This Mother's Day, I asked for a pocket knife along with my usual pedicure.
I'm likely not the only one. Americans are feeling a powerful pull toward the self-sufficiency so tidily symbolized by a Swiss Army knife with folding blade, screwdriver and can opener. This atavistic inclination has shown up regularly since we chose civilization over the burdens of the frontier more than a century ago — usually in response to crisis.
There were the Victory Gardens of World War II, when Americans grew some 40 percent of the produce consumed nationally. We saw food-lined bomb shelters in the 1950s; a back-to-the-land movement in the 1960s. Remember Y2K New Year? It was sort of disappointing to wake up in the 21st century and find we wouldn't need those canned fruit salads and flashlights after all.
This most recent impulse reaches far beyond the rice hoarding that cleared my Publix's shelves of basmati last week on news that Sam's Club limited rice sales in California. The housing bust, just-averted collapse of major investment banks and daily rise in gasoline prices are making middle-class Americans ask questions unheard since New Year's Eve 1999: Could I live without instant access to rotisserie chicken from the grocery, fast cash from the ATM, the latest blockbuster from Blockbuster?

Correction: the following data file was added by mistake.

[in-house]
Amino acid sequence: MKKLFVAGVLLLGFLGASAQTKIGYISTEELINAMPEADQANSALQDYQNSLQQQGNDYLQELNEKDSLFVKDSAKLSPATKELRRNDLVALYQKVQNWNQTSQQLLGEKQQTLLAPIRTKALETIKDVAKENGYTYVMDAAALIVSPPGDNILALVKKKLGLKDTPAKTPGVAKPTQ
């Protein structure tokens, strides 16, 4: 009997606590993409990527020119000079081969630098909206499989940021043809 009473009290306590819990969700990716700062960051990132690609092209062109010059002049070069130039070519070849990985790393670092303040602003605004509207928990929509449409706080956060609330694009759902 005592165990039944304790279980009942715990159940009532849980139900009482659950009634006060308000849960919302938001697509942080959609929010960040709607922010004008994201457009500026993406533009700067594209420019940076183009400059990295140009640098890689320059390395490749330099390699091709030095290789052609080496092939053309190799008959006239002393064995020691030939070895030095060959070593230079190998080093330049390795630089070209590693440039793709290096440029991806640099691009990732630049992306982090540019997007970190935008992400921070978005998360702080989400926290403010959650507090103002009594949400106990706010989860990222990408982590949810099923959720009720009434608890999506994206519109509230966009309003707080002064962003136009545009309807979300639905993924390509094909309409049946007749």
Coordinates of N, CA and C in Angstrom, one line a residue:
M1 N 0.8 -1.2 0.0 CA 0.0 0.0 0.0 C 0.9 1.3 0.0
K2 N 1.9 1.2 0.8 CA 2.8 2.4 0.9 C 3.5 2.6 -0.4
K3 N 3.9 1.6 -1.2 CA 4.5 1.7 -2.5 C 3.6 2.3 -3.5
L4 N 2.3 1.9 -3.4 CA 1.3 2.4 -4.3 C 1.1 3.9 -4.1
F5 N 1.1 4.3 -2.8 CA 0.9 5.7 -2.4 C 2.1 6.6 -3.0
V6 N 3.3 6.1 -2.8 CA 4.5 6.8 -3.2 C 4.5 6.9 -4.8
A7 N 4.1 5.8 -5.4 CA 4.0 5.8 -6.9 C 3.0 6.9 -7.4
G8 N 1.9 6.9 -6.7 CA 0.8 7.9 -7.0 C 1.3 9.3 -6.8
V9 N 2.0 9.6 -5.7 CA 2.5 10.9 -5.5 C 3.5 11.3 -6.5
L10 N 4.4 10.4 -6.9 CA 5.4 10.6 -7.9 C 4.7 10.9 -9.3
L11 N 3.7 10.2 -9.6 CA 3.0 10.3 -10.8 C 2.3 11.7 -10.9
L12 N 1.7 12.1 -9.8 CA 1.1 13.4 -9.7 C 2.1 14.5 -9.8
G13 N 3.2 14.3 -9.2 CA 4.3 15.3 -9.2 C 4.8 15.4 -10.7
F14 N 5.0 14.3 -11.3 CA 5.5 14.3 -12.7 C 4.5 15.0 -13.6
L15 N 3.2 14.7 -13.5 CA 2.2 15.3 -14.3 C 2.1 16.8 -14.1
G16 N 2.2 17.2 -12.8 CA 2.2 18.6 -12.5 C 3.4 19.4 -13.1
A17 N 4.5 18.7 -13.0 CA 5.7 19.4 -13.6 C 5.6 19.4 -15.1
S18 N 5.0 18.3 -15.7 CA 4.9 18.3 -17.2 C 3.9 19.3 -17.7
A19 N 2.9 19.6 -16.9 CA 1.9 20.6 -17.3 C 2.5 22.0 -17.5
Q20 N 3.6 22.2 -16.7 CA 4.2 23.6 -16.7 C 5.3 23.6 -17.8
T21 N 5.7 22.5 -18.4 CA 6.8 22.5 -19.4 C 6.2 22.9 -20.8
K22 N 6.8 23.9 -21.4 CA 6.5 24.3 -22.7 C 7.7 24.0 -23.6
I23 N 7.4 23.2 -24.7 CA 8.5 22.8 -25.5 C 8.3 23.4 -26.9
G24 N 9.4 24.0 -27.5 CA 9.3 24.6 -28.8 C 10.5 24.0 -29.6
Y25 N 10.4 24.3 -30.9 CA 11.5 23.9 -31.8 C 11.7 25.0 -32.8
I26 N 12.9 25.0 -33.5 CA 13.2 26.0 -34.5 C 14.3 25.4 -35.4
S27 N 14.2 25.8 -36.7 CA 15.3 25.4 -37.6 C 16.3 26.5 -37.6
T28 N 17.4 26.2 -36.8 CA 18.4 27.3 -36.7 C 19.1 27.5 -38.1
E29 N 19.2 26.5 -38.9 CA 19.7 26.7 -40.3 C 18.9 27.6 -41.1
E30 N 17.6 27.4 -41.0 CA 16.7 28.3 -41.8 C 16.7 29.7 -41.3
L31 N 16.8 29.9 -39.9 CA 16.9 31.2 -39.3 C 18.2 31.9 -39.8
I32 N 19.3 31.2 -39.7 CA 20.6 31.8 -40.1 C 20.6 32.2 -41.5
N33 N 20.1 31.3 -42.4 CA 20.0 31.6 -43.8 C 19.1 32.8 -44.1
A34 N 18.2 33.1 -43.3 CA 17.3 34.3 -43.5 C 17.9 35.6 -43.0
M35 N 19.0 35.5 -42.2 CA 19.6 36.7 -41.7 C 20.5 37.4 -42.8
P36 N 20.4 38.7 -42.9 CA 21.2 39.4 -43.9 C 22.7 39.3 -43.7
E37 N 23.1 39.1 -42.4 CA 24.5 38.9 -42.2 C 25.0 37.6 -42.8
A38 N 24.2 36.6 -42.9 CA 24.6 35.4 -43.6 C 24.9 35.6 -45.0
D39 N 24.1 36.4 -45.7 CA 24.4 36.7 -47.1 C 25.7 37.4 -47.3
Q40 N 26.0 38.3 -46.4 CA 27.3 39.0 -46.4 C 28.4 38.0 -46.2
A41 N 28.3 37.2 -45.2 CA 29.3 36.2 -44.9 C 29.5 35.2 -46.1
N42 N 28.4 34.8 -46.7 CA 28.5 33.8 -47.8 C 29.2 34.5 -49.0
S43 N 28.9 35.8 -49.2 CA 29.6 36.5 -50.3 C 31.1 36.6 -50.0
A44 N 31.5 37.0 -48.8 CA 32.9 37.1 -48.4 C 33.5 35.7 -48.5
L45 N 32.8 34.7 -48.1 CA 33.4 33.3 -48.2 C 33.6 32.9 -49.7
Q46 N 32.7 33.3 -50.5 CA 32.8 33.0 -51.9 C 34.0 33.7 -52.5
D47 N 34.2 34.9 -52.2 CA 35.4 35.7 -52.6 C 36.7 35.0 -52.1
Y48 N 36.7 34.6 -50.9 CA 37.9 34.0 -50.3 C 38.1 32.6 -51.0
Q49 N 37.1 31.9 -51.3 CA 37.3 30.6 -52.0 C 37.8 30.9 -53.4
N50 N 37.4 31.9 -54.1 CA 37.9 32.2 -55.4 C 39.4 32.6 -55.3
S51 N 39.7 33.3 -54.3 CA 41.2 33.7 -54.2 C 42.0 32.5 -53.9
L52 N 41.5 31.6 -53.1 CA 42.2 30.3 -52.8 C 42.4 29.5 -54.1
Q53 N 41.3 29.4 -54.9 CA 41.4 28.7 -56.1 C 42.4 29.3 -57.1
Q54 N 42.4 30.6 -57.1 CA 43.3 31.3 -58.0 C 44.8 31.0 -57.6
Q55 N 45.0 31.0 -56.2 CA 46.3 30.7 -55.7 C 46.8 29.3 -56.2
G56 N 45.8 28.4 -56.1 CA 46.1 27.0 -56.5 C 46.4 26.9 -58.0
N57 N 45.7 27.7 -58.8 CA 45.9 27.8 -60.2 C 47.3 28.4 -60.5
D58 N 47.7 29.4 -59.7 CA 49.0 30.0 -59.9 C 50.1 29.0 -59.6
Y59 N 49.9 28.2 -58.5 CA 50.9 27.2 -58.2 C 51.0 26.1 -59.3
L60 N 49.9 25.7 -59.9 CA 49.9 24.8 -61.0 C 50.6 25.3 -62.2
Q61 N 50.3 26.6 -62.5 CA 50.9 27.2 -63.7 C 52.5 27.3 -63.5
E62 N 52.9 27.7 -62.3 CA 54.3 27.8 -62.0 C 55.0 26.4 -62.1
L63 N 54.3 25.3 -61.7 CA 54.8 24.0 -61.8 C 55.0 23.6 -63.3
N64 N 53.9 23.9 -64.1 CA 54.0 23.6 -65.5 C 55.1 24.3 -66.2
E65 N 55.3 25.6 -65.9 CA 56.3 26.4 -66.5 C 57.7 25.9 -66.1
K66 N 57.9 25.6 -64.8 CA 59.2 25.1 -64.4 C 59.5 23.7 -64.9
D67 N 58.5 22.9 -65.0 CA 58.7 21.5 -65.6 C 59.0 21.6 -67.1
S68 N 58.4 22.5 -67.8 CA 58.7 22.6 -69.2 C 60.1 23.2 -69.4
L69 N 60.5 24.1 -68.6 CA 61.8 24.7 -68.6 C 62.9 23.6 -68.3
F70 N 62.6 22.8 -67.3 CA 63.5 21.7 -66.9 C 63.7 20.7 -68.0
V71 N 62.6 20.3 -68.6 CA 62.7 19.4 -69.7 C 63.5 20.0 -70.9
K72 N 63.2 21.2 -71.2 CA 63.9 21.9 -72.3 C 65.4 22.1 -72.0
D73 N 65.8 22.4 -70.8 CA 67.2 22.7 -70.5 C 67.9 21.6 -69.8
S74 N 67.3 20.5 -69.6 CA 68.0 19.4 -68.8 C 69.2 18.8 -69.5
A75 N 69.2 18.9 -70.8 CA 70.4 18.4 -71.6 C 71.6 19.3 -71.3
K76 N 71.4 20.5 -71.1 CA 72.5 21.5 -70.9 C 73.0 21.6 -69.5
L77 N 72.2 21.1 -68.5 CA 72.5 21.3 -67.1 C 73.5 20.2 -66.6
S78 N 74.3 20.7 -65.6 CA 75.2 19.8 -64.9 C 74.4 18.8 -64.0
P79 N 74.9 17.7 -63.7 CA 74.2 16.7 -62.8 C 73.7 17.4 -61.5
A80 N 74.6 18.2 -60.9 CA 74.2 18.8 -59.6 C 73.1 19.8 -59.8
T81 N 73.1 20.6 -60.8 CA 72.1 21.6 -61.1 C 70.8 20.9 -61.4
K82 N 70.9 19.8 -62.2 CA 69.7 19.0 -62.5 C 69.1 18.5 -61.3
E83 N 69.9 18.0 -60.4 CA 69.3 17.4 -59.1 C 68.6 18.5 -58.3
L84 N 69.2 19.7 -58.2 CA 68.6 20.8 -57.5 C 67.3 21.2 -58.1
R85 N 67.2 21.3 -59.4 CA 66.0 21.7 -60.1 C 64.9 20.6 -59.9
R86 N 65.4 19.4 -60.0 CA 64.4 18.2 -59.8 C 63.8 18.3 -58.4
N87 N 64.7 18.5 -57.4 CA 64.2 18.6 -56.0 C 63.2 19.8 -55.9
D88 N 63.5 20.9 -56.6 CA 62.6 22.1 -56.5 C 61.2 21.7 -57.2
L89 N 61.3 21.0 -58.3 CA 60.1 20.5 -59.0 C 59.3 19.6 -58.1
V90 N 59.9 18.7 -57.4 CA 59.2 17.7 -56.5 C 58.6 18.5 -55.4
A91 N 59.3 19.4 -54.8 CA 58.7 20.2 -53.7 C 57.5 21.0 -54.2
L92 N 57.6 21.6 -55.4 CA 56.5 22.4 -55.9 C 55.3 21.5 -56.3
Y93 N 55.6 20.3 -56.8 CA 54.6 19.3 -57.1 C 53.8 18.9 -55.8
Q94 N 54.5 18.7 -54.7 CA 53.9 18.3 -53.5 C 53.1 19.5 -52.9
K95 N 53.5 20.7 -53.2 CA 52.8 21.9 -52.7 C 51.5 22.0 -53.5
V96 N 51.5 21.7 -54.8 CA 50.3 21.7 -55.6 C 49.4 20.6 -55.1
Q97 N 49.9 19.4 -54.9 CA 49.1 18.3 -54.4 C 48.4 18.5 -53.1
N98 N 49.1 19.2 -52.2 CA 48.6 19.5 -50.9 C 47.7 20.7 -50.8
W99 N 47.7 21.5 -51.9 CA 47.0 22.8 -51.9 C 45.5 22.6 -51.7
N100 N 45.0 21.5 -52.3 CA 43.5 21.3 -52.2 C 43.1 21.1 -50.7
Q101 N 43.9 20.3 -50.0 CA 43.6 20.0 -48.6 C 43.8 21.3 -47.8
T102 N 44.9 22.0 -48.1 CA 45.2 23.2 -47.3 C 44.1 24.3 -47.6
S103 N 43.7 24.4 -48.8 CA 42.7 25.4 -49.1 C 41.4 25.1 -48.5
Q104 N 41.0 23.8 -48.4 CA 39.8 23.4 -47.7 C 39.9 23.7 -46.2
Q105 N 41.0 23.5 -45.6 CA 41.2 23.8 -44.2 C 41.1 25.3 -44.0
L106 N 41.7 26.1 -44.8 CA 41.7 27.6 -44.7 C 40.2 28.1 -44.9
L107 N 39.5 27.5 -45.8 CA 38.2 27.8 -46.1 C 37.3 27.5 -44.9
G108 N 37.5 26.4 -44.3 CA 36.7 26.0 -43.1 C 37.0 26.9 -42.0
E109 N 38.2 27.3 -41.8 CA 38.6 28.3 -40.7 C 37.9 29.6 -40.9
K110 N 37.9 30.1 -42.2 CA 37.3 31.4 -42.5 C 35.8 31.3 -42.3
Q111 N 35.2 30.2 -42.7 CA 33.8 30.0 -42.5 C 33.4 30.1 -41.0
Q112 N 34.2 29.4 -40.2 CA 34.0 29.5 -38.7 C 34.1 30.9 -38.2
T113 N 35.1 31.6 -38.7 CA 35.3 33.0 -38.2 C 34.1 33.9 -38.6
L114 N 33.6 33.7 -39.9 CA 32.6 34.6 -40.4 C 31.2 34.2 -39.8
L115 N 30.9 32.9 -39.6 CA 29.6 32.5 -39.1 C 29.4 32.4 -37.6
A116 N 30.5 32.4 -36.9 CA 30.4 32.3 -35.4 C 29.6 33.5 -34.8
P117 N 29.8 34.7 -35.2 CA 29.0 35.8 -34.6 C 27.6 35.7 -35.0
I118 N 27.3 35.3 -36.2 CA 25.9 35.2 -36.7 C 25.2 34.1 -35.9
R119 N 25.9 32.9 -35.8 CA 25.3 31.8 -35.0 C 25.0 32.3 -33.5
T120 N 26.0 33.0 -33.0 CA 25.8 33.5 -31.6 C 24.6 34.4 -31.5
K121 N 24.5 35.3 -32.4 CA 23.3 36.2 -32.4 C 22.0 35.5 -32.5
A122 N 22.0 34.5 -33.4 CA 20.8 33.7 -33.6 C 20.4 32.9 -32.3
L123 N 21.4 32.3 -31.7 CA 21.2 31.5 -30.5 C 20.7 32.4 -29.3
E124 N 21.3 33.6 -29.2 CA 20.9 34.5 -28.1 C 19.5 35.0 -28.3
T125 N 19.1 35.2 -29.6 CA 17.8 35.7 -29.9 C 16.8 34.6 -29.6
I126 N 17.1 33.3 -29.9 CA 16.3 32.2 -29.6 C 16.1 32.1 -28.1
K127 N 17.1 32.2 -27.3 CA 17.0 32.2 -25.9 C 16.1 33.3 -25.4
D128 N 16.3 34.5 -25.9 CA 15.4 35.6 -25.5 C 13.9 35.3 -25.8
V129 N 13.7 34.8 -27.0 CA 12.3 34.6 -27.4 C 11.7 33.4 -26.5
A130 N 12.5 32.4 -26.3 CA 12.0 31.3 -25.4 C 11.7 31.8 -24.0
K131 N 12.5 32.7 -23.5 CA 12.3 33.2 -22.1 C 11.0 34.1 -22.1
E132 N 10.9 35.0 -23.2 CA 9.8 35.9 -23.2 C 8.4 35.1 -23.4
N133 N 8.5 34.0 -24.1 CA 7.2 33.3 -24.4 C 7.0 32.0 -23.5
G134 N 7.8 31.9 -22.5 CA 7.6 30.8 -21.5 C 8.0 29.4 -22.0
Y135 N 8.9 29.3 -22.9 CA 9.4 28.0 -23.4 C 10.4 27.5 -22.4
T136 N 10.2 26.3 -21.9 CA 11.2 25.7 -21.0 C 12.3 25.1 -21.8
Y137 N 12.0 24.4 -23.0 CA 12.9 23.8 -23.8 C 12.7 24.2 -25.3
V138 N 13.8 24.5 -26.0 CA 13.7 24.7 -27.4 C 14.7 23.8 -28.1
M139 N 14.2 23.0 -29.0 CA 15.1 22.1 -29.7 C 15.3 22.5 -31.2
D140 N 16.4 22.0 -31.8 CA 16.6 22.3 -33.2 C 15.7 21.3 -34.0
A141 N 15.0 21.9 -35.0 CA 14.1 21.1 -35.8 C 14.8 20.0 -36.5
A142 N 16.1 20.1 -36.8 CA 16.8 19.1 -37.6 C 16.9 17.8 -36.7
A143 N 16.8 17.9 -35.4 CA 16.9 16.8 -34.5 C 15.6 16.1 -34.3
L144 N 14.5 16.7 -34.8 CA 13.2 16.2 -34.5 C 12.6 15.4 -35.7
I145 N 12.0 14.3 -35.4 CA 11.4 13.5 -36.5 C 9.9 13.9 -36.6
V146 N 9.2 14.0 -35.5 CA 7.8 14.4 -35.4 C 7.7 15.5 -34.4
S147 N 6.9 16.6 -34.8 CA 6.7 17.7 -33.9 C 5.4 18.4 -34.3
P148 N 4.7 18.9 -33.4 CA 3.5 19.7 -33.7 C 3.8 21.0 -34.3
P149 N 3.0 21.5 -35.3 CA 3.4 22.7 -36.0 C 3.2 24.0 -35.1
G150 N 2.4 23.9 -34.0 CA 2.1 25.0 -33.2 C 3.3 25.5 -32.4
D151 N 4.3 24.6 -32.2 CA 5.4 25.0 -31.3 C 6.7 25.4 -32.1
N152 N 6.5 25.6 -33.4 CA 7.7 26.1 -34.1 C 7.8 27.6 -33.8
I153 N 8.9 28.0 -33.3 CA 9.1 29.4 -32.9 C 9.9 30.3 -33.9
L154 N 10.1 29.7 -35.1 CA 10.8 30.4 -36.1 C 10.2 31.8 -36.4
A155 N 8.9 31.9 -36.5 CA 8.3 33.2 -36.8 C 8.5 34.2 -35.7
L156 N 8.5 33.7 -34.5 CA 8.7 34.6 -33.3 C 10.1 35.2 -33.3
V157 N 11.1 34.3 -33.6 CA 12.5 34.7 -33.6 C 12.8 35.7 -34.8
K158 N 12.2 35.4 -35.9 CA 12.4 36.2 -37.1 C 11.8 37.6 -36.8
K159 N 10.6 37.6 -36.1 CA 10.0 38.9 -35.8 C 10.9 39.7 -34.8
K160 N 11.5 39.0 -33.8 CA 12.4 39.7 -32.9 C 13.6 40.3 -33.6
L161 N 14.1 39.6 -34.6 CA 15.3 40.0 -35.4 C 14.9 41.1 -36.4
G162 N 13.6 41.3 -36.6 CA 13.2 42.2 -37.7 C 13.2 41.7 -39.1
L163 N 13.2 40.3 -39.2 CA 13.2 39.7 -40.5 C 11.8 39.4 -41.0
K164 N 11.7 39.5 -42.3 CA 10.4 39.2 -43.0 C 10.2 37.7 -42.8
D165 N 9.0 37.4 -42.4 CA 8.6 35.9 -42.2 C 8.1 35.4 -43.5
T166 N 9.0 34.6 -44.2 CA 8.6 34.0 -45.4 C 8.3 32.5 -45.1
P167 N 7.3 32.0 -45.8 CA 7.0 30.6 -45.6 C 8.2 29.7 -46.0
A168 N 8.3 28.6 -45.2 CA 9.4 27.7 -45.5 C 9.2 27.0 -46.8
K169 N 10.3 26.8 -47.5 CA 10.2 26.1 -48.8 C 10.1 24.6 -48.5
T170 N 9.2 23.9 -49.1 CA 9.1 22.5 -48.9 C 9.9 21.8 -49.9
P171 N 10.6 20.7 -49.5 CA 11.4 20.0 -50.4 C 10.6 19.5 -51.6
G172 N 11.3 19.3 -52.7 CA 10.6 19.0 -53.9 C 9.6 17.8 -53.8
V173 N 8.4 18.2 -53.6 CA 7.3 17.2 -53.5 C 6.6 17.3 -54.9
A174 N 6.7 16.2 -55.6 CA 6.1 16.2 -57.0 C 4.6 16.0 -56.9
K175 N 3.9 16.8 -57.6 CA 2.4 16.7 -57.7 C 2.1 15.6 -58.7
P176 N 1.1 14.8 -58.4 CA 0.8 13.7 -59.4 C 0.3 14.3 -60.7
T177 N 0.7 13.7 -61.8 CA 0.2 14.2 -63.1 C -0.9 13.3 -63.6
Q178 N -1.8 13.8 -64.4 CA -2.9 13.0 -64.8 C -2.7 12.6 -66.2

Many are answering those questions by living in more sustainable, self-sufficient ways. For one, there's the localvore and grow-your-own-veggies trend eloquently documented by Michael Pollan and Barbara Kingsolver in their bestselling forays into food. In Florida, cisterns are making a comeback, even though they are outlawed (as eyesores) in some cities and by many homeowners associations. Americans want solar power, too: 91 percent of respondents in a USA Today poll said they would prefer it to any other type of energy.
Farther out on the preparedness spectrum, a new breed of "mainstream survivalists" offer wilderness courses or warn us to stock up for the shortages they anticipate will follow peak oil. Barton M. Biggs, the former chief global strategist at Morgan Stanley who has written a book called Wealth, War and Wisdom, warns that the spiraling economy, housing crisis, steep oil prices and looming environmental chaos should have Americans preparing for "the possibility of a breakdown of the civilized infrastructure."
Many will listen to Biggs, just like the more than 100,000 Americans who built bomb shelters and the millions who prepared for Y2K. But most of us don't need a guru to tell us that we can make individual or community progress on problems the larger society can't seem to solve. And those of us installing solar panels and planting radishes aren't necessarily doing so in preparation for postcollapse America. I think we're hungry for self-sufficiency and reconnection with the land because we've been starved of them for too long.